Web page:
Friday, October 10, 2014

A holiday of gaming...

I've just returned from a short holiday, but my holiday gaming started before I even left. I had a few hours just waiting around the house before we started our journey. I decided not to let any of it go to waste!

First up was a dice game based on golf and called "Golo". It uses a handful of special D12s. My round of golf was exceptionally average, quite a feat considering I had two holes in 1!

Next up was a very very quick game of Zombie in my pocket. Moving into the first room, I was smacked down by a horde of Zombies. The second room was the target with the totem, nothing bad appeared but when I spent time to search for the totem, I was smacked by another horde of Zeds! Considering I was already very ill, it wasn't worth running away, and so the Zeds got to breakfast on my brains.

The next game was a real oldie. It was Game Workshop's "Chainsaw Warrior". I took I.R. goggles, wire cutters and a blaster. I went into that big 'ole apartment complex and started in on the trouble I found. I lucked out going through the first room deck. I managed to find an awful lot of empty rooms in which I only found 3 wandering zombies. I have never voluntarily taken wire cutters before, but during this game they were used four times to get me out of traps! I also found a secret passageway that let me bypass ten rooms! Sure I got bitten by a zombie, and irradiated twice but that's pretty normal in this game. Then just a few cards into the second deck I was finally worn down and the zombie venom took me out.

Then it was into the car for a four and a half hour long journey.

Somewhat tired I reached our destination. I admired the view for a couple of minutes and then broke out "Friday" for a quick session of helping Robinson survive the island. Right from the start it went really well. I made best use of all of the cards, and tried to limit the amount of life I spent destroying "zero" cards. By the time I got to the Red pass though the deck, there were only two cards left! Then onto the pirates. The first one was only a minor issue, but I asked my wife to pick the second one, she is after all a lucky charm for unlucky charm as it turned out. I got the 57 point card to defeat. Sheesh!  I started drawing cards, using every ability from every card to destroy ageing cards, doubling others, drawing more, then it came down to spending life to draw more cards. I had to use the abilities on those too! In the end I got a win, my first ever win of Friday, with only two life points left!!!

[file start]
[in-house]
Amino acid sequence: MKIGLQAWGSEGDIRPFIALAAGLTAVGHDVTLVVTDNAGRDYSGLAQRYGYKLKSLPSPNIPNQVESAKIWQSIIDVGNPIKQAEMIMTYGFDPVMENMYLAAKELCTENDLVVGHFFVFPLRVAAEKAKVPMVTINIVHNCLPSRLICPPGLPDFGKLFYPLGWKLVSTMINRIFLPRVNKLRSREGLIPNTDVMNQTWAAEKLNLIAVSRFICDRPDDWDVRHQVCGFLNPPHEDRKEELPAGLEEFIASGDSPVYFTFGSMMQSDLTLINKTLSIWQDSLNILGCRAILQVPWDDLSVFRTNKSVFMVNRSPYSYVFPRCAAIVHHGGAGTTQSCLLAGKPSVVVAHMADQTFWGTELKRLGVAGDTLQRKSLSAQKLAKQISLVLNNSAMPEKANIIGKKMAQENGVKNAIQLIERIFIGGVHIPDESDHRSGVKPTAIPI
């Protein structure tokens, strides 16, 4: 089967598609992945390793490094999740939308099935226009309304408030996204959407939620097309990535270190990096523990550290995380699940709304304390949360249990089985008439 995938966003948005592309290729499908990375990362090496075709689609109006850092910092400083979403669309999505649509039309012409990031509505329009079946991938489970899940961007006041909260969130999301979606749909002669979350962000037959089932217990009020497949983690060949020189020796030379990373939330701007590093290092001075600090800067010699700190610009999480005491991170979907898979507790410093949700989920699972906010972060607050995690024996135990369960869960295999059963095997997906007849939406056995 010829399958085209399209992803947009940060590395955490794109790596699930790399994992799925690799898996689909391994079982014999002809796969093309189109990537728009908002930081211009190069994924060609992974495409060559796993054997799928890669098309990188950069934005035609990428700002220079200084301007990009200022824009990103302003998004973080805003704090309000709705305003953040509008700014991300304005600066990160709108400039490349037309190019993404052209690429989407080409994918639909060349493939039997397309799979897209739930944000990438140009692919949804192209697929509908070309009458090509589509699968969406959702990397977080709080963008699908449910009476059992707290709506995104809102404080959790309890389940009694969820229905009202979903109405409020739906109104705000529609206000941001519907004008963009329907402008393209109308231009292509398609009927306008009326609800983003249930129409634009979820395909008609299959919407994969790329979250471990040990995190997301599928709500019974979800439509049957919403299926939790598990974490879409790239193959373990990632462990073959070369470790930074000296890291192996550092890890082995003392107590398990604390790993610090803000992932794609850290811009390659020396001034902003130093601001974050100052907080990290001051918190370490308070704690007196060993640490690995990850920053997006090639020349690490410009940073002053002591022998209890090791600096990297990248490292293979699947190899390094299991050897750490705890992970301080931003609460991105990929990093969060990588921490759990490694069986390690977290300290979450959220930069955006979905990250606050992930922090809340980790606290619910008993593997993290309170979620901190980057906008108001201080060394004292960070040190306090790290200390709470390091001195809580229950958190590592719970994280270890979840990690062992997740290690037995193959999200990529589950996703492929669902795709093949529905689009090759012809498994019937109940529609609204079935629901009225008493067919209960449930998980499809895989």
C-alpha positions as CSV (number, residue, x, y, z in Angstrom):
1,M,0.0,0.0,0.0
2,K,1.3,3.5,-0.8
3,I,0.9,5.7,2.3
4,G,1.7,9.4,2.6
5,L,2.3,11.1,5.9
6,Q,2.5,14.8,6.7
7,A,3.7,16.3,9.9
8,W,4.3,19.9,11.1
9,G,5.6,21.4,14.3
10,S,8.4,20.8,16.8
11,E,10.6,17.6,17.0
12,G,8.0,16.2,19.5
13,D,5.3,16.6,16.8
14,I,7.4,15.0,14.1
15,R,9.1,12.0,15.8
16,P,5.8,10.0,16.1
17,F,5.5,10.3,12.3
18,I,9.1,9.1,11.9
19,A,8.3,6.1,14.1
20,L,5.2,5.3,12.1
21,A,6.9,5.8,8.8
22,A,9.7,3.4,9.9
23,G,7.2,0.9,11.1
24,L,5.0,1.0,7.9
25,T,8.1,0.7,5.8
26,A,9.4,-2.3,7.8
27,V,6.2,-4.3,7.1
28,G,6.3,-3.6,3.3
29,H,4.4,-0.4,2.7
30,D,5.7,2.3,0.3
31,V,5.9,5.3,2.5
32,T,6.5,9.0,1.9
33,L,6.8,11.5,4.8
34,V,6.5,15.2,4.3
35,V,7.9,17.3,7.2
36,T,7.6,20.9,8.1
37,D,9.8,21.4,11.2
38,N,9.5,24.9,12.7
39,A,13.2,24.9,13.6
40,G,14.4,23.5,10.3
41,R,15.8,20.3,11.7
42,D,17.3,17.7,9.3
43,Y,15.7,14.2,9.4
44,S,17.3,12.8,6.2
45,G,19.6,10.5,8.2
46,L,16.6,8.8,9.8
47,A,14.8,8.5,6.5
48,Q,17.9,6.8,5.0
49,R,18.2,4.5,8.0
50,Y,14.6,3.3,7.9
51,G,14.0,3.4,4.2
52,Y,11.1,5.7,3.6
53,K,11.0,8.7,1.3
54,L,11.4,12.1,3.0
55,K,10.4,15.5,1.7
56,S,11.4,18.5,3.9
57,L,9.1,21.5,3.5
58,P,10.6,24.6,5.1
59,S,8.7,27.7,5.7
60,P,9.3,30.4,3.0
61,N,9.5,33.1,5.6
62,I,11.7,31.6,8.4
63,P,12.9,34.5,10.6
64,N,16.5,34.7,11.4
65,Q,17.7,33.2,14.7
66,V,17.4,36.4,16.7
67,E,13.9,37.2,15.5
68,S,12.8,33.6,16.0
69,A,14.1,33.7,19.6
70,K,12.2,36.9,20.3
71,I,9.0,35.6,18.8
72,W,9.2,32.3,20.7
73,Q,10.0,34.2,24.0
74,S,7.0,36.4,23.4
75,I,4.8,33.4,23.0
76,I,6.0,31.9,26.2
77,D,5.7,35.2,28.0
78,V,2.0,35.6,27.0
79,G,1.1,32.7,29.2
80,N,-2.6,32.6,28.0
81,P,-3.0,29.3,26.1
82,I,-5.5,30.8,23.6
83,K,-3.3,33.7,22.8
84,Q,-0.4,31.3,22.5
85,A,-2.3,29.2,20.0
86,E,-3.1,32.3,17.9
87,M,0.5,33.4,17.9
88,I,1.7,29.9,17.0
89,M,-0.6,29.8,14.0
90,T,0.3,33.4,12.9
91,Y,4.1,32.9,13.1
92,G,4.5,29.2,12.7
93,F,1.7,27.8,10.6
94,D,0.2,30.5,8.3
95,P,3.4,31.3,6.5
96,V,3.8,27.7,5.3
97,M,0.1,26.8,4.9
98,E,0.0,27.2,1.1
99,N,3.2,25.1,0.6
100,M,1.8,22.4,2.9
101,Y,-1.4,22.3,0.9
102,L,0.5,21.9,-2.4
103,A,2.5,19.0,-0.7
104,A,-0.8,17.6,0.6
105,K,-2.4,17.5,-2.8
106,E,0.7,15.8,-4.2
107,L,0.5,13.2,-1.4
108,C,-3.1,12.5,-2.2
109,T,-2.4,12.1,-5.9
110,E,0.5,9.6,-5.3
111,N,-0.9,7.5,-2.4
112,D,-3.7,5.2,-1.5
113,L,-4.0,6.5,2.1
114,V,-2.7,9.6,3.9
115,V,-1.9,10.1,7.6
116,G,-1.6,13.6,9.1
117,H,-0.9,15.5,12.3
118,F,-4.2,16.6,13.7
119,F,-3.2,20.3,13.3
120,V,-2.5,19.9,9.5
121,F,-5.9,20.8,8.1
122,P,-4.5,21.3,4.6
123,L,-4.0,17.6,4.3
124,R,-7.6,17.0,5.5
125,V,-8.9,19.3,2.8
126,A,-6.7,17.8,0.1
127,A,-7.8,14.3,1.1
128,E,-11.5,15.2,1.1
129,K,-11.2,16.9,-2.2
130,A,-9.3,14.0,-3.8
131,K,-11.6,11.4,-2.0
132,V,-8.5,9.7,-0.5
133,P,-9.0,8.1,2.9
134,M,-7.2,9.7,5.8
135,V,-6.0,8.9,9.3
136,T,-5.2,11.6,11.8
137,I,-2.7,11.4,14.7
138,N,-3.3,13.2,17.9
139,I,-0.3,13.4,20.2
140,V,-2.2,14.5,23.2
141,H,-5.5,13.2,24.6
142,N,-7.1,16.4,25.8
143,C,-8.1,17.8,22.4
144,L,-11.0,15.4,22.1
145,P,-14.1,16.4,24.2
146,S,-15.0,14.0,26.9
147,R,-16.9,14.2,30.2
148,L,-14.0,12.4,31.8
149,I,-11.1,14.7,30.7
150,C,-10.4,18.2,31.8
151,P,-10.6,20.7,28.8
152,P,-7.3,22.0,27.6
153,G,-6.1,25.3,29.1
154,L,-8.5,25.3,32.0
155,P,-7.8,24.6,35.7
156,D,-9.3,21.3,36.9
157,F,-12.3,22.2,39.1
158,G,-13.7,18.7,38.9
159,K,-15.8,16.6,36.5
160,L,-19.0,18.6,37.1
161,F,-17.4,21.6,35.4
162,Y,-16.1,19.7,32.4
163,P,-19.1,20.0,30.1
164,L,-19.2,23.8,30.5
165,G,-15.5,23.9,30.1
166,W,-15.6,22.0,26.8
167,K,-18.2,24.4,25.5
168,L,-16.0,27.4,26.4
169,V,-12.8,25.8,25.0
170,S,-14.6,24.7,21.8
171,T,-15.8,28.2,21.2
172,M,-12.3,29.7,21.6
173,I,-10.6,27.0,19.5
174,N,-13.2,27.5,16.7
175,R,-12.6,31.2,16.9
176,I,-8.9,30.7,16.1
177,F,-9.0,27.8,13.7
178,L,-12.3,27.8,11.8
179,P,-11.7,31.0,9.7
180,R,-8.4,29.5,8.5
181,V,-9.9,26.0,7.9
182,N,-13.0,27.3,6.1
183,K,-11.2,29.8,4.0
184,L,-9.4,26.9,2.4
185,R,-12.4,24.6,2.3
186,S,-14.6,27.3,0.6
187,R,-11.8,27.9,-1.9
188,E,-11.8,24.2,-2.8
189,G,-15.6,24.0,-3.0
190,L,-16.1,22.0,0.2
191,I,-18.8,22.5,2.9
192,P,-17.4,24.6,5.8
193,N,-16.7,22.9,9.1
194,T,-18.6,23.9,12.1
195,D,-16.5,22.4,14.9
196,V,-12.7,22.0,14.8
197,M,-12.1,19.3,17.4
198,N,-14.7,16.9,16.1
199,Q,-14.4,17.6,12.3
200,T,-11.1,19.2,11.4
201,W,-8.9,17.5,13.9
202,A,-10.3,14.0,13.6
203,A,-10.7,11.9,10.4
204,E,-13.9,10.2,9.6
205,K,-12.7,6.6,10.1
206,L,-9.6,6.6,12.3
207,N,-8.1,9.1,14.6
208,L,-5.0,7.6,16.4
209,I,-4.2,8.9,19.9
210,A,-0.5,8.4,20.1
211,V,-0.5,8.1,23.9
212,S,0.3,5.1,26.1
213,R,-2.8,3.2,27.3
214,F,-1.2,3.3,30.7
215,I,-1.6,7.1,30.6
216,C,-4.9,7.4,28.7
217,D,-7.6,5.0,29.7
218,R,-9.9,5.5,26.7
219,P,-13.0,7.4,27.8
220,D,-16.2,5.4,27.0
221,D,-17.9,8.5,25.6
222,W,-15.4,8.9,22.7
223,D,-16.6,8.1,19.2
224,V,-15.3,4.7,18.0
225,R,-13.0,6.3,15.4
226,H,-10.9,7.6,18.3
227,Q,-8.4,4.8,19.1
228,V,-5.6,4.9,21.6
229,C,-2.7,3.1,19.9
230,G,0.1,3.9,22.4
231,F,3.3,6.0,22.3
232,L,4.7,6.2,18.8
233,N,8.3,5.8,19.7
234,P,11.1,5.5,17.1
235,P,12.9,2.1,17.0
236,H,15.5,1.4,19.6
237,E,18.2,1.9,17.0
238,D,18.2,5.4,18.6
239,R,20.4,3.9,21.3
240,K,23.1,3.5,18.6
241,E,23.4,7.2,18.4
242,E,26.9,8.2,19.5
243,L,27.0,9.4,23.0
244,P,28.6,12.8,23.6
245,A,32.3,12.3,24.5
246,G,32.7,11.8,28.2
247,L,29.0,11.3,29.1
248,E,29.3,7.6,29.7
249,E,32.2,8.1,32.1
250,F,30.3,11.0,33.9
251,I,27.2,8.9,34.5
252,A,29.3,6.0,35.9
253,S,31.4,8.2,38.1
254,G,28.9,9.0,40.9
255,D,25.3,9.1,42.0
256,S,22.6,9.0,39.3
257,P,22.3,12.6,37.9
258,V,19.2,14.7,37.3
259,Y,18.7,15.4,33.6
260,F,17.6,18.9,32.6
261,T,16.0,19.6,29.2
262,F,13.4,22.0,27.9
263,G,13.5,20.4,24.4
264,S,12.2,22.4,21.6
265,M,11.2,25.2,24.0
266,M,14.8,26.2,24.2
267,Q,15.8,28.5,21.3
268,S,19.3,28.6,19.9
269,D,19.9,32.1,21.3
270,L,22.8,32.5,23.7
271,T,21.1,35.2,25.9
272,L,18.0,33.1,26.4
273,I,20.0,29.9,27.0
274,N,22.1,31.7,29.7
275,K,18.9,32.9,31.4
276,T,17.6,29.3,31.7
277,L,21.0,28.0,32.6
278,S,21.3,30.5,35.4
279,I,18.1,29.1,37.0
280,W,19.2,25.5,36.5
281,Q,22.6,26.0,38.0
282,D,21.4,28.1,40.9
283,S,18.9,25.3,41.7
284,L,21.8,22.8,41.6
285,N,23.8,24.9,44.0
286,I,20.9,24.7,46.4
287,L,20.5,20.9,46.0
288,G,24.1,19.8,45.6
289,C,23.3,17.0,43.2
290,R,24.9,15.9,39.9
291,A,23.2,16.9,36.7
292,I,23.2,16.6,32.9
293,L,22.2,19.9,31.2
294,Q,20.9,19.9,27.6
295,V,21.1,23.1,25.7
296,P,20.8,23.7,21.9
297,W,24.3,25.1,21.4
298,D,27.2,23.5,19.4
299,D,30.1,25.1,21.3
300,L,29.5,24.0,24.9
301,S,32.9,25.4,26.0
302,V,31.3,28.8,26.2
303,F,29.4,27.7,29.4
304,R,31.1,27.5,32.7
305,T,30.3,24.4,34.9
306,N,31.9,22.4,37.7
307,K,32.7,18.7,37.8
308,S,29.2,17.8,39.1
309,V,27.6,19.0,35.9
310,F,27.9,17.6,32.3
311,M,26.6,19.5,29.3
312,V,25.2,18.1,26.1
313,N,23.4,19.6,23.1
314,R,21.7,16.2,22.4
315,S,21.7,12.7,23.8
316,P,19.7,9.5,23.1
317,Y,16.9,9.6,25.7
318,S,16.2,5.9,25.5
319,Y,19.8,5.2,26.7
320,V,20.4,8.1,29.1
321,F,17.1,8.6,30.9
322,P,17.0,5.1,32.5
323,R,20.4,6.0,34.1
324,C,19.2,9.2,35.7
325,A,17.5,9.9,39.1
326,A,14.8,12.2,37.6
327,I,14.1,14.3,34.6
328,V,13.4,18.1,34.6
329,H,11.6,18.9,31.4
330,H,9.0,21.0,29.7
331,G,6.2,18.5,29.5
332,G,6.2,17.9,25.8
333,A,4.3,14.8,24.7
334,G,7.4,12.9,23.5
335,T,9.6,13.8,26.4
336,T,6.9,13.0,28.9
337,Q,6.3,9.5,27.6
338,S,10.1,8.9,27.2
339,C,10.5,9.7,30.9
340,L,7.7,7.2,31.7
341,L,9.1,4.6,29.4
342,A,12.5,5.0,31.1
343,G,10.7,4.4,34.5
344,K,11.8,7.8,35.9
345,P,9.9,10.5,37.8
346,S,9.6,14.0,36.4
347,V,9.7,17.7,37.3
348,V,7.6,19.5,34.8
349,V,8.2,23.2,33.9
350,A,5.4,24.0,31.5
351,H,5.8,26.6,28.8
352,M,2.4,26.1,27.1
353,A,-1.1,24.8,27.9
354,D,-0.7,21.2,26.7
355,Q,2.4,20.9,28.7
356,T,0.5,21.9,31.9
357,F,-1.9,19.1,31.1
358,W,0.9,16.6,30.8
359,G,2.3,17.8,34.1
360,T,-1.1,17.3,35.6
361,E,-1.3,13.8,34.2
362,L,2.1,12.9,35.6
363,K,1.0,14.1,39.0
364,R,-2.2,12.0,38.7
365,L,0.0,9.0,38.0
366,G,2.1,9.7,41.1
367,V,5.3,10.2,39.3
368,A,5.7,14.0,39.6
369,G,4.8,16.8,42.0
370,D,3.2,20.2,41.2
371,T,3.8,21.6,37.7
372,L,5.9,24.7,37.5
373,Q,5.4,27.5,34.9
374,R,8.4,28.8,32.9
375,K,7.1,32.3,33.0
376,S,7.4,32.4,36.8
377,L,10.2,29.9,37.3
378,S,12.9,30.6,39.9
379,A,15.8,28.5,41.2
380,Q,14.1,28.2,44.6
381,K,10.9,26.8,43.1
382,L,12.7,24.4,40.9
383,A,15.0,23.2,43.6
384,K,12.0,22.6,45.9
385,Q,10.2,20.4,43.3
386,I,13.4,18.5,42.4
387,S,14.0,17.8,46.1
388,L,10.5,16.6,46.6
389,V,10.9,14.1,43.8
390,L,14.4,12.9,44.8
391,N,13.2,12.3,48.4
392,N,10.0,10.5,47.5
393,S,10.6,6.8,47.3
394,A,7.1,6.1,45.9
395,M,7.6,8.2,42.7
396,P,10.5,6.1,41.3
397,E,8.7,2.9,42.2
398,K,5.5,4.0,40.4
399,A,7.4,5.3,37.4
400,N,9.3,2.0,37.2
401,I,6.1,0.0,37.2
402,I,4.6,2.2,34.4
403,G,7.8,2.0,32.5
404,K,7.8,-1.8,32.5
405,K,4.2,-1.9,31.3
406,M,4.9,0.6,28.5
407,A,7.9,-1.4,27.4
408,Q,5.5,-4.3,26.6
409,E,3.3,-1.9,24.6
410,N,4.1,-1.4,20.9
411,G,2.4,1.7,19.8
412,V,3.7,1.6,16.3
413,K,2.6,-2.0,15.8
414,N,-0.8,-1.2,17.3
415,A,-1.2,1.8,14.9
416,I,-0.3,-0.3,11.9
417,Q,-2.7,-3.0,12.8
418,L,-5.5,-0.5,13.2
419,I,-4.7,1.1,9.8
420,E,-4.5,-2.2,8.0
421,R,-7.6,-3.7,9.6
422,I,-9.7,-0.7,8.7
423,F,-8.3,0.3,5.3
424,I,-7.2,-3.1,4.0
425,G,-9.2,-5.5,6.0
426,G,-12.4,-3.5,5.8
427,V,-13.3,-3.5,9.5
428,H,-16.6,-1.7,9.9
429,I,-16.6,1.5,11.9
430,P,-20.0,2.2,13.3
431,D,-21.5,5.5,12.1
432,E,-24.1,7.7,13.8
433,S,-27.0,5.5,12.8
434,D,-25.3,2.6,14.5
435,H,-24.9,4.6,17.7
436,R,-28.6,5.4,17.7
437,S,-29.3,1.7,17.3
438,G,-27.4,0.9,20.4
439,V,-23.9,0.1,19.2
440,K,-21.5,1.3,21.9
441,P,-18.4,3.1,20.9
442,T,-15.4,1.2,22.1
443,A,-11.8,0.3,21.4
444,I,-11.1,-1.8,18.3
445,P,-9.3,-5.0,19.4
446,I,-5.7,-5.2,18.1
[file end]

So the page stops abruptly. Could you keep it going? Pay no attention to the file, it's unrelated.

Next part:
As night time drifted round I realised I'd forgotten to bring a book to read in bed. What's a gamer supposed to do? I pulled the Lore starter deck out of LoTR:The Card Game and had a read through the cards. I'd not looked at this one or played with it, so it was a bit of surprise to see how many healing cards are in the deck.

The first full day of holiday featured an afternoon snooze, followed by some graphics work on a card game I've been working on.

An early evening two player bout of Death Angel. It was the first time for my son, and he had no idea just how difficult this game was. I could tell he was ignorant of the true misery of this game, as he sat down with a beaming excited face, rather than grim concentration and angst. We managed to journey to the first room before everything went to crap. A killer event card moved all the genestealers onto a single marine. We struggled to whittle them down but we lost a marine with every attack and it was a quick demise to the stack of 10 genestealers crawling along the column.

With another loss to this vicious game I raised the oft stated question. If these are the toughest marines in the best armour the emperor can supply why the hell can't they hit anything with their blasters, and why the hell can bugs open their armour like a poorly made tin can?

Really, it is a good game, but it makes no sense with this theme, or rather the theme gives a lie to these being awesome soldiers. A better theme that would fit these mechanisms nicely, would be to replace the space marines with Strom Troopers from Star Wars and replace the genestealers with Ewoks!

Once again, bed time found me without a book, so I turned to a copy of the "Hero Kids" RPG that I had printed from the PDF for digestion while on holiday. Big bold print suited my aging eyes. I'll review that in a subsequent post.

So onto day two. I tried to solo LoTR:The Card Game using the core set's Lore deck. Wow. Tough. I ground out a defeat as the locations piled up their threat and prevented me from making any forward progress Nine threat was more than I could handle. I was all for giving up, and cheated to see if there were any cards coming up that would make a difference. Well, there was a Gandalf card a few turns away, but at a cost of 5 I would have been stuffed long before he became affordable. So I did give up. What did I learn from this game? Despite having a couple of good heroes there is a lot of chaff in this deck. Denethor seems pretty rubbish. I'm wondering what good being able to have a peek at the bad guys deck is supposed to do for you. So you know what the next card will be. Big deal, doesn't seem to change anything.